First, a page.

Why can't I access my website that uses Route 53 DNS services?
I've configured my website to use Amazon Route 53 for DNS services, but I can't access my website from the internet. How do I troubleshoot this issue?
Check the website's public hosted zone resource records sets
Verify the public hosted zone for your website's domain name in Route 53 is populated with the appropriate resource records sets. To update the values for records sets, see Editing Records. For record type-specific values, see Values that you specify when you create or edit Amazon Route 53 records.
Important: At a minimum, the public hosted zone must contain an address record (A record) for your domain. If a record doesn't exist for the domain name that you are querying, then a NXDOMAIN error code is returned.
Verify that the resource records sets are publicly accessible
For instructions, see How do I verify that resource record sets in an Amazon Route 53 public hosted zone are accessible from the Internet?
Check the domain name registrar's NS records
Check if the name servers (NS) configured at domain registrar are the same four authoritative NS records in the domain's Route 53 public hosted zone.
- Get the name servers for a public hosted zone.
- Search for your website's domain name using your preferred WHOIS utility (domain registration lookup tool).
- Verify if the NS for your domain in the WHOIS output matches the same NS records in your Route 53 public hosted zone.
- If the NS records don't match and your domain registrar is Route 53, then update the name servers for your domain at the registrar to the four authoritative NS records assigned to your Route 53 public hosted zone.
Note: For domains registered with third-party registrars, follow your registrar's documentation to change the domain's NS.
Note: It might take until the TTL (up to 48 hours) for the previous registrar's NS to expire from the top-level domain (TLD). During this period, DNS queries for the domain might be sent to both Route 53 and the prior registrar's NS. Route 53 immediately responds to DNS queries for the domain from resolvers that haven't cached the prior registrar's NS.
Check your DNSSEC configuration
If your domain uses Domain Name System Security Extensions (DNSSEC), then DNSSEC must be turned on at the domain registrar and DNS service provider levels.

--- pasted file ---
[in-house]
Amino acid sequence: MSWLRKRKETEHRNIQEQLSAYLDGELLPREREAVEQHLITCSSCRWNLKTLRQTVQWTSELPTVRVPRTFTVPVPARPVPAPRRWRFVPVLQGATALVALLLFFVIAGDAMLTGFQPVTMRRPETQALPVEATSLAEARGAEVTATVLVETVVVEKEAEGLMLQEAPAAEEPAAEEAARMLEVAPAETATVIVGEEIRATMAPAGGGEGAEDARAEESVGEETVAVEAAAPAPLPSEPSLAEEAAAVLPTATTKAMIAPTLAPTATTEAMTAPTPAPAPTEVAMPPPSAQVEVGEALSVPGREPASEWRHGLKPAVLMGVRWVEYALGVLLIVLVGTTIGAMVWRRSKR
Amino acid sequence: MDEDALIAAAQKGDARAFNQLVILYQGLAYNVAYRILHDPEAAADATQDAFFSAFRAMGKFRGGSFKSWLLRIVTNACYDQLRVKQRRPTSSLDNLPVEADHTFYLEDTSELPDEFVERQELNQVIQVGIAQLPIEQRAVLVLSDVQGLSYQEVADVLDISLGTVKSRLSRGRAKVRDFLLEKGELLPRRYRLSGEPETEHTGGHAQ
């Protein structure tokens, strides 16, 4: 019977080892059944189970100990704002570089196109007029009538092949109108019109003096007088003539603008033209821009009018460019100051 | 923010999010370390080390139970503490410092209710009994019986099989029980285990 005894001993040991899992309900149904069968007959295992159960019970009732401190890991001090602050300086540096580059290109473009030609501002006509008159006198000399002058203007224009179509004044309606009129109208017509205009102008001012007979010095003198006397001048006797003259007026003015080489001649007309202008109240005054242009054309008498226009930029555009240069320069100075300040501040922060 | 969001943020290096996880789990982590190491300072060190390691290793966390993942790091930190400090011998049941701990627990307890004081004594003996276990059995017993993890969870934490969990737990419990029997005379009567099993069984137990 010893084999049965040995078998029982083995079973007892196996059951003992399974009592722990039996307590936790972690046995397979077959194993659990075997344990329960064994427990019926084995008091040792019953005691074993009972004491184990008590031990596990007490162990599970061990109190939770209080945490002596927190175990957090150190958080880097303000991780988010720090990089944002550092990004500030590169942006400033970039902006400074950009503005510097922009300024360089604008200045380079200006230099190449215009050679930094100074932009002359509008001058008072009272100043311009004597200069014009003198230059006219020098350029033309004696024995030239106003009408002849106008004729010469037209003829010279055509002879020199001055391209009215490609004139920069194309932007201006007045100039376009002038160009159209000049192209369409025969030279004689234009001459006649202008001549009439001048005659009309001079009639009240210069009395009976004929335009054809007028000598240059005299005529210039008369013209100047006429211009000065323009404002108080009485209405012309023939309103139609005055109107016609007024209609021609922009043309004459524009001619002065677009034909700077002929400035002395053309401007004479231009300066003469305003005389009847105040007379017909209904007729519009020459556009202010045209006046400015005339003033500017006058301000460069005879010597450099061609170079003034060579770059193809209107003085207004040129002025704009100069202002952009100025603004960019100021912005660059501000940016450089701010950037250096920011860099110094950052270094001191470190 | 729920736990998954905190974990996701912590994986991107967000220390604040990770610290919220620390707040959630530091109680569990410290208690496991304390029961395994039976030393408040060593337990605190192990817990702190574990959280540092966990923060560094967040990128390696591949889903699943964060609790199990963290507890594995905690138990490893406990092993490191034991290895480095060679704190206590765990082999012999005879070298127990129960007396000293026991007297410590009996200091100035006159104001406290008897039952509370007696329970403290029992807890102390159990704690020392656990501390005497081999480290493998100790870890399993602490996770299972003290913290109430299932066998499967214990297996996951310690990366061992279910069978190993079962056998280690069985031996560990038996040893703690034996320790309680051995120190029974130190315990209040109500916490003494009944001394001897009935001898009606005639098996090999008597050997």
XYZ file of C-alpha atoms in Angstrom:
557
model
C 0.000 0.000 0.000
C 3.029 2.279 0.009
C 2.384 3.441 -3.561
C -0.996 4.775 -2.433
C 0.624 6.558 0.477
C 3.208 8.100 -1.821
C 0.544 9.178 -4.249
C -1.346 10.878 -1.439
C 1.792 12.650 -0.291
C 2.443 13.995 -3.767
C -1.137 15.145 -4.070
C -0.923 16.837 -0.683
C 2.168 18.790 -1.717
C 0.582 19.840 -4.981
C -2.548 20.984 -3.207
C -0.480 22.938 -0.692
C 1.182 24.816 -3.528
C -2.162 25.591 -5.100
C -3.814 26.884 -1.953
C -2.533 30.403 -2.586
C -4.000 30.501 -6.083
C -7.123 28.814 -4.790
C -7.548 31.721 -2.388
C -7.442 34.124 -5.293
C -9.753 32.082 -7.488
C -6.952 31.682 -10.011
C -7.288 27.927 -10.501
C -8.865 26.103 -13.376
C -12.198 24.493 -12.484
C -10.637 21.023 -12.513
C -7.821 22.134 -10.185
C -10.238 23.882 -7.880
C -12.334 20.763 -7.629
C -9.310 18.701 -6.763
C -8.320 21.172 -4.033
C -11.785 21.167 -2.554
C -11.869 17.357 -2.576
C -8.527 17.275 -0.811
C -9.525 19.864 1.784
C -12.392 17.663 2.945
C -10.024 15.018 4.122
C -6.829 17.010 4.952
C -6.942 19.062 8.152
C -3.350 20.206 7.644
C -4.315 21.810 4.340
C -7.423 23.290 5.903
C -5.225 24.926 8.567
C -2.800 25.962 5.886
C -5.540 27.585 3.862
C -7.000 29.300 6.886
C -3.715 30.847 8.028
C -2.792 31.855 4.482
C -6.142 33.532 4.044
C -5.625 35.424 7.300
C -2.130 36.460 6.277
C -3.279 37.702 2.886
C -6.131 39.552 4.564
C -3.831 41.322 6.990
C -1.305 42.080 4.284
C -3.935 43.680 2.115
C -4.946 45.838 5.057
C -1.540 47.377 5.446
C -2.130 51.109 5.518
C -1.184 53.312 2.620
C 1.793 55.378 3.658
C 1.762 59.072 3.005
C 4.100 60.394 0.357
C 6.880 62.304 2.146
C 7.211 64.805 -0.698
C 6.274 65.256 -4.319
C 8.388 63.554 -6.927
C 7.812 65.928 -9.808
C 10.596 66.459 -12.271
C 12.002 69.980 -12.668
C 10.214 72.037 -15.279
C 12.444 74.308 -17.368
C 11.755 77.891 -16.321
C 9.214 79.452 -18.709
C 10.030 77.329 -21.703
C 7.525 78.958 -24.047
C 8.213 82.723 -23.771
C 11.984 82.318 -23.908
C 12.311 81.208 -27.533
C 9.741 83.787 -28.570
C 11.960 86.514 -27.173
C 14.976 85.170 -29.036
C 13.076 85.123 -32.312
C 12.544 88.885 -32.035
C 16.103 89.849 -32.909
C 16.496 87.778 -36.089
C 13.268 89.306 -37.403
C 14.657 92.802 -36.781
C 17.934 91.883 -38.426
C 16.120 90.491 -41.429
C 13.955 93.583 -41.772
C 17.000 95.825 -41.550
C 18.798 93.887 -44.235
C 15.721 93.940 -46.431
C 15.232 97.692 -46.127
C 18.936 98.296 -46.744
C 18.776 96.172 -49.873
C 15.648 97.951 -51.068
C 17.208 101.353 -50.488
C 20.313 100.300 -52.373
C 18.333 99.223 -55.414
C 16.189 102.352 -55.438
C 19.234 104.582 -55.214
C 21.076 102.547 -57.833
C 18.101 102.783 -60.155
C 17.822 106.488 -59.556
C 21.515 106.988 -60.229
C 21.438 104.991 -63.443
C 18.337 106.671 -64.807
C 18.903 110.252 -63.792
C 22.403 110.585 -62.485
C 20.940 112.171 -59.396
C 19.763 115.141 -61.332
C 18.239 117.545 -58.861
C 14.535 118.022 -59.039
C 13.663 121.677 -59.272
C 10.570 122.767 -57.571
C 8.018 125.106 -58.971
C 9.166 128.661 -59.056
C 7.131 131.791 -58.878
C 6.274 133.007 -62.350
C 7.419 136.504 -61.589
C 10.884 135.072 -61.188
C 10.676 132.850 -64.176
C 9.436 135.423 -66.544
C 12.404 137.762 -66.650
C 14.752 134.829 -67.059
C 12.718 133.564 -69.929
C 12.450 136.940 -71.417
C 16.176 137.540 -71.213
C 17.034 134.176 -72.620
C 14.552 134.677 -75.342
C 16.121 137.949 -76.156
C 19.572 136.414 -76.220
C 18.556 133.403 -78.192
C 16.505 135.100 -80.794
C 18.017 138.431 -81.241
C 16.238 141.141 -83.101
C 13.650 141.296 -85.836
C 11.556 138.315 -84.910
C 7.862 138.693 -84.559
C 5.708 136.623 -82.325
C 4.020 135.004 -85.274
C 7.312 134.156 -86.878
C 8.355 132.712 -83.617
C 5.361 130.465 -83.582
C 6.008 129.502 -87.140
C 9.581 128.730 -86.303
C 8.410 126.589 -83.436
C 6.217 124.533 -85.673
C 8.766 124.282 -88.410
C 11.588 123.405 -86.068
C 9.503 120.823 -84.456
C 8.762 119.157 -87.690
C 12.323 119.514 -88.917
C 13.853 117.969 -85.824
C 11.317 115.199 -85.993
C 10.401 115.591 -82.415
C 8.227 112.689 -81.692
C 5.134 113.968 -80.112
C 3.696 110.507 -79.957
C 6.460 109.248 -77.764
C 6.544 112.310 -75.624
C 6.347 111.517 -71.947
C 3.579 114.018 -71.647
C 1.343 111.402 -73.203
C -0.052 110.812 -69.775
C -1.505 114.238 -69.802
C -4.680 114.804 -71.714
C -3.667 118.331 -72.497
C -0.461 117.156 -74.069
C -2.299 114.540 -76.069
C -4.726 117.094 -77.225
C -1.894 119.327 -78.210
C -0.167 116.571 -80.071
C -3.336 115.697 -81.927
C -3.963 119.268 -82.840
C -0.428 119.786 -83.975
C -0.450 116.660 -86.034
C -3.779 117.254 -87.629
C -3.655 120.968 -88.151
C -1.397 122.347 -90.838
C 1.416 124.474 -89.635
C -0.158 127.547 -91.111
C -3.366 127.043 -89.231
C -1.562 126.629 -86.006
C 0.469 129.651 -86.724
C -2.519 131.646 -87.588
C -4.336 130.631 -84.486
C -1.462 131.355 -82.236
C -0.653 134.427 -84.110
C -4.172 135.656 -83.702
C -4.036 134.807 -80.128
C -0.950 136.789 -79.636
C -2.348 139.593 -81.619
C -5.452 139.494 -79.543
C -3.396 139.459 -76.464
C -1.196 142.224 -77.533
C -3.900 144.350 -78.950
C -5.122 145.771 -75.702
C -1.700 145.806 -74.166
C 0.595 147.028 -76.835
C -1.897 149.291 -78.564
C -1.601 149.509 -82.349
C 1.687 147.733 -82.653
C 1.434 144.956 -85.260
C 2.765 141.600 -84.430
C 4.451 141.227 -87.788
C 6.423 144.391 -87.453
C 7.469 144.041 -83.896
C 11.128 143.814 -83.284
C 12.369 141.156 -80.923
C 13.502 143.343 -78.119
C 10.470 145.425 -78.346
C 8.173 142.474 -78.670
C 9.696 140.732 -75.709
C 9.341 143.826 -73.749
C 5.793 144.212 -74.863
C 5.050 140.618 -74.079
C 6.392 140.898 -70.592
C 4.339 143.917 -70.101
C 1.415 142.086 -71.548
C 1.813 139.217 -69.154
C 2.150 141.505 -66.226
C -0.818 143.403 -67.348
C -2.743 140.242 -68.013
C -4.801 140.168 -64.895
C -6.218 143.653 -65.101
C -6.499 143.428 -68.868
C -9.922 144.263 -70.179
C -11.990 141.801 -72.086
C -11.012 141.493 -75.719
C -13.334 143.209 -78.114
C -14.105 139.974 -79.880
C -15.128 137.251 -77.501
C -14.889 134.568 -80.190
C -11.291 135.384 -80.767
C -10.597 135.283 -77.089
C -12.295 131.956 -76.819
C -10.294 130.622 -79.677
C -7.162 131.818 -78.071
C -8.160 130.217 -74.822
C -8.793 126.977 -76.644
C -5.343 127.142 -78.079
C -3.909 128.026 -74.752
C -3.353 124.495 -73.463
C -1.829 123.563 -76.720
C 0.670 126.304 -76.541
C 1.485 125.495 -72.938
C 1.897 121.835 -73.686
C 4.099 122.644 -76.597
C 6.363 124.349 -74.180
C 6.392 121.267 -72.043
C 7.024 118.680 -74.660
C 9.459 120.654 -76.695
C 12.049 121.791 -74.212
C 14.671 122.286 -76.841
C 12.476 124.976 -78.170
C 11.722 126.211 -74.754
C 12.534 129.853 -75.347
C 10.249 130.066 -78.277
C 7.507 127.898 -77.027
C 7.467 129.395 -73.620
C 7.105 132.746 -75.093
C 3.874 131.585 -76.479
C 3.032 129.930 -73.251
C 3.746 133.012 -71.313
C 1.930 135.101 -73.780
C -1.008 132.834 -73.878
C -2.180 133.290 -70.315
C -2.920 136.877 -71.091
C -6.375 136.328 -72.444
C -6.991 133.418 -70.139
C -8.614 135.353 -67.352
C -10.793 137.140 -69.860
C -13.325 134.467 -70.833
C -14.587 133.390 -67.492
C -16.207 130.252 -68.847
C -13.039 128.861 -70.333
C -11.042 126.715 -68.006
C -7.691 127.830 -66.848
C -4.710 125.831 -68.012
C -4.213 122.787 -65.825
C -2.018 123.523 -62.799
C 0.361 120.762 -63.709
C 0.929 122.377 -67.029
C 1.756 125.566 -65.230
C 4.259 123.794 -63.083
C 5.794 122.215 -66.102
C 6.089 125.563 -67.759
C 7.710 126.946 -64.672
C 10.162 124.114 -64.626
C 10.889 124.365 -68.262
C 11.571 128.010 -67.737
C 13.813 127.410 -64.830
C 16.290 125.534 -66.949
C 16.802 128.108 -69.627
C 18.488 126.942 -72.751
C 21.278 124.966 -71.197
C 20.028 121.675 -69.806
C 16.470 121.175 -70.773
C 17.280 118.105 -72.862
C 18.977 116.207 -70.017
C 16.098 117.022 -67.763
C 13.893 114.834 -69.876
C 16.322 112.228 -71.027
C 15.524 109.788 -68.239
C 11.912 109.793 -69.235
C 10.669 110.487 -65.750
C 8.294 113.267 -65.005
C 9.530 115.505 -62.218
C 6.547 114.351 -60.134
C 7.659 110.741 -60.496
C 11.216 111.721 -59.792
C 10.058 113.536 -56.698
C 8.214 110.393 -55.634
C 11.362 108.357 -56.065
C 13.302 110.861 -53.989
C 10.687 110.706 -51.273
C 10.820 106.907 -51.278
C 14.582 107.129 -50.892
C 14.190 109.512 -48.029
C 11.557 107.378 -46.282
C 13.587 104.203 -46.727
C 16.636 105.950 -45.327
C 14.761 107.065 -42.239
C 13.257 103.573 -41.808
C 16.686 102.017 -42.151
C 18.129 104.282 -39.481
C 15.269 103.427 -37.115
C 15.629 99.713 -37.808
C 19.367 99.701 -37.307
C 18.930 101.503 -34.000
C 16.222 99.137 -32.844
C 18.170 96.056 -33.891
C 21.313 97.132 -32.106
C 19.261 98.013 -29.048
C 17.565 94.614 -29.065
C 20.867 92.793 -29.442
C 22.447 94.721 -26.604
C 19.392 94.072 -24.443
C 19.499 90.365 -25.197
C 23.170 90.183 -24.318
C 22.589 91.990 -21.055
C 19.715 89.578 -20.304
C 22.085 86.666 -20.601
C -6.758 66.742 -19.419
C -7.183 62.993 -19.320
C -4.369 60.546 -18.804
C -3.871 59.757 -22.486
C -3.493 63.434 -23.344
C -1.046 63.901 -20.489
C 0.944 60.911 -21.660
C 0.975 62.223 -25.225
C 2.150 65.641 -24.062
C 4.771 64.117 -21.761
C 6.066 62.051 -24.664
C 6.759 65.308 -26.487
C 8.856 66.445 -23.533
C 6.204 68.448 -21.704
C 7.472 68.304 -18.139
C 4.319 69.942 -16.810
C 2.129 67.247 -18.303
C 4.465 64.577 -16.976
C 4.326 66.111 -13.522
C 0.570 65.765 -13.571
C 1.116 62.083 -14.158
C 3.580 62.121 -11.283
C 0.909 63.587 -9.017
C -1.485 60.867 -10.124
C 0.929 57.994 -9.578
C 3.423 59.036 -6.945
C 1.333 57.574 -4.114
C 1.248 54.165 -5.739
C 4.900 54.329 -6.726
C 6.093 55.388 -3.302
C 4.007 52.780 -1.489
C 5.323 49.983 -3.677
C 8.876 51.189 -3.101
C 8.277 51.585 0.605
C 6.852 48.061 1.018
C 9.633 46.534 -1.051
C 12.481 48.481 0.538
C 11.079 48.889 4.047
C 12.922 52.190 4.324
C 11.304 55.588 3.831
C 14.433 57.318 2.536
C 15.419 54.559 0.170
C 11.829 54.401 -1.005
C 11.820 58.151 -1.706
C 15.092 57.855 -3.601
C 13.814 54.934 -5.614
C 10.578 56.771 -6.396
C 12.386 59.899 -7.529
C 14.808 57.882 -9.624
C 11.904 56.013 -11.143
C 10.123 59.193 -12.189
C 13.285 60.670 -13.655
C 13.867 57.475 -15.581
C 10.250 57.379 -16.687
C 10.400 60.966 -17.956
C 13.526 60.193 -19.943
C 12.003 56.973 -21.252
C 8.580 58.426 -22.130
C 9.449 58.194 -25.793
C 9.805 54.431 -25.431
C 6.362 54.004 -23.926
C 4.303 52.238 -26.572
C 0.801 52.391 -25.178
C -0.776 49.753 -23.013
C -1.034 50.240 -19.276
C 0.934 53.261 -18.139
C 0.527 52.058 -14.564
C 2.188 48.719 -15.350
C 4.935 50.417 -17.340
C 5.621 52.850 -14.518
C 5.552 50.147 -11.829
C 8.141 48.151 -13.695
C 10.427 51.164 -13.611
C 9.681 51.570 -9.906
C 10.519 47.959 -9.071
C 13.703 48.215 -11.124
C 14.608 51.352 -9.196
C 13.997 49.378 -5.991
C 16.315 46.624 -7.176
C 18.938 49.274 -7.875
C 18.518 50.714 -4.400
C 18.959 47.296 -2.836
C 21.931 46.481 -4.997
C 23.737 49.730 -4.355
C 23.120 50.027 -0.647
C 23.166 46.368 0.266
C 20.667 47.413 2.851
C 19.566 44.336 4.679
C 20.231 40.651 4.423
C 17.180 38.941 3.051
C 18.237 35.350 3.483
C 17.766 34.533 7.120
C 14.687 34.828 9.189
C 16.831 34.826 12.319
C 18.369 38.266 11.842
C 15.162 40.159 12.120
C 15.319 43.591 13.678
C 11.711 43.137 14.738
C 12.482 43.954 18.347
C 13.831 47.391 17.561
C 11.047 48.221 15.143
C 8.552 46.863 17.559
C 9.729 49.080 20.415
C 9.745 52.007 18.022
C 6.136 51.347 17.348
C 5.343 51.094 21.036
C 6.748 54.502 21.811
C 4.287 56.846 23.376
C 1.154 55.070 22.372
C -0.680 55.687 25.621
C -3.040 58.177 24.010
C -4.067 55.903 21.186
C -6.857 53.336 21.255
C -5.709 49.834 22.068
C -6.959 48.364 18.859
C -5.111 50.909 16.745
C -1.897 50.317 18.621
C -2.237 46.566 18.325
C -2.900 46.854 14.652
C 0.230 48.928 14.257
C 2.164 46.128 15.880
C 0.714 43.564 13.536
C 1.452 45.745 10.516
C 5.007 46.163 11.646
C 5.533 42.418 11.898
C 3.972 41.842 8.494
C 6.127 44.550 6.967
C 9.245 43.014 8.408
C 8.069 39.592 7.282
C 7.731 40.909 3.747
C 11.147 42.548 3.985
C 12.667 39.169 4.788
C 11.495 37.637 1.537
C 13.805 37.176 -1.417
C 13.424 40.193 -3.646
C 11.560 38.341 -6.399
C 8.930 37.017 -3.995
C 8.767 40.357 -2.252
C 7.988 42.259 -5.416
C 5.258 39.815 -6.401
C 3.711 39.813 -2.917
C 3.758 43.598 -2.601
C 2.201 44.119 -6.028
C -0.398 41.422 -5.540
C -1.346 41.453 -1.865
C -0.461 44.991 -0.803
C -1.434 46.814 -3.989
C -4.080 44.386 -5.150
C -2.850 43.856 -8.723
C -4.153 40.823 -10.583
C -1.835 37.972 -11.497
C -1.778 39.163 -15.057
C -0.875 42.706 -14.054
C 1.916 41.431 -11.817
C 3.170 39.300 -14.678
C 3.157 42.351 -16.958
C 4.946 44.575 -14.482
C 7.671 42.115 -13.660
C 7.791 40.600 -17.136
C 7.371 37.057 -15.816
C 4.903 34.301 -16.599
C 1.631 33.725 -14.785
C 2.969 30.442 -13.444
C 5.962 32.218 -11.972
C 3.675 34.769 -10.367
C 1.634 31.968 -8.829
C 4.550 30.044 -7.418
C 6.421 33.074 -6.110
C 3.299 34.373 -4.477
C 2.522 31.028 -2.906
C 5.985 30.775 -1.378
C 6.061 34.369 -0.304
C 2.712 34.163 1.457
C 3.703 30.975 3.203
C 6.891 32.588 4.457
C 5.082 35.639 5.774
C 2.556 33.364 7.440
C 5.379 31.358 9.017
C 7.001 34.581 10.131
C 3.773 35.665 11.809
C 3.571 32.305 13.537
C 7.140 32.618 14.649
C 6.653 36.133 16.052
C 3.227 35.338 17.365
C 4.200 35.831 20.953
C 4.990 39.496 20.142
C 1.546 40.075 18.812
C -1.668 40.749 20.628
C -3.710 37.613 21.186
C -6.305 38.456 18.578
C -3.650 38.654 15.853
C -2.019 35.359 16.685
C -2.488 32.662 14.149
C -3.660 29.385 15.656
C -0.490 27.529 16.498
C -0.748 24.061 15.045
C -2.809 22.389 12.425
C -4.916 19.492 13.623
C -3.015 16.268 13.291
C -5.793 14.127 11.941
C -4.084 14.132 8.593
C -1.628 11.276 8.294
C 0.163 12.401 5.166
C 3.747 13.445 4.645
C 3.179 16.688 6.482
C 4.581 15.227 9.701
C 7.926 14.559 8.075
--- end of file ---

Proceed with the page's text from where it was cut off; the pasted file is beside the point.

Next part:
If DNSSEC is turned on for the domain but is turned off at the DNS service provider, then DNS resolvers that perform DNSSEC validation return a SERVFAIL error to clients. In this case, clients can't access the domain if they are using a DNS resolver that performs DNSSEC validation.
For example: The following command returns a SERVFAIL error if DNSSEC is turned on at the domain level, but not at the DNS service provider level:
>> dig @220.127.116.11 www.example.com
To bypass the DNSSEC validation, run this command using the +cd flag:
Note: Replace example.com with your domain name.
>> dig @18.104.22.168 example.com +cd
If you can resolve the domain as expected after bypassing the validation, that then usually indicates a DNSSEC misconfiguration at the NS.
Note: Route 53 supports DNSSEC for both domain registration and DNS service. For more information, see Configuring DNSSEC for a domain and Configuring DNSSEC signing in Amazon Route 53.
Check if the DNS resolution problem occurs when using other DNS resolvers
Test the resolution for your domain using public resolvers (such as Google Resolver(22.214.171.124), Cloudflare(126.96.36.199), or OpenDNS) to resolve your domain. If the problem persists when using a specific resolver, then the cause might be an issue with that particular resolver. Or, the resolver might have cached older DNS responses.
Run the following commands to perform a DNS query against a resolver:
Note: Replace example.com with your domain and ResolverIP with the IP of the resolver that you are using.
>> dig example.com @<ResolverIP><br>>> nslookup example.com <ResolverIP>
If the resolver received a negative response previously for the domain, then the resolver caches this response. In this case, a client might still receive the NXDOMAIN/NODATA response because of negative caching at the resolver even if the record was corrected. For more information, see The start of authority (SOA) record.
Verify the EPP status code for your domain
Search for your website's domain name in your preferred WHOIS utility (domain registration lookup tool). Then, verify that the domain isn't assigned an Extensible Provisioning Protocol (EPP) status code, which indicates an inactive domain in DNS. Status codes such as serverHold, clientHold, or inactive indicate that the domain isn't activated in the DNS and can't resolve.
If Route 53 is the registrar for your domain, see My domain is suspended (status is ClientHold). For a list of EPP status codes, see EPP Status Codes on the ICANN website.
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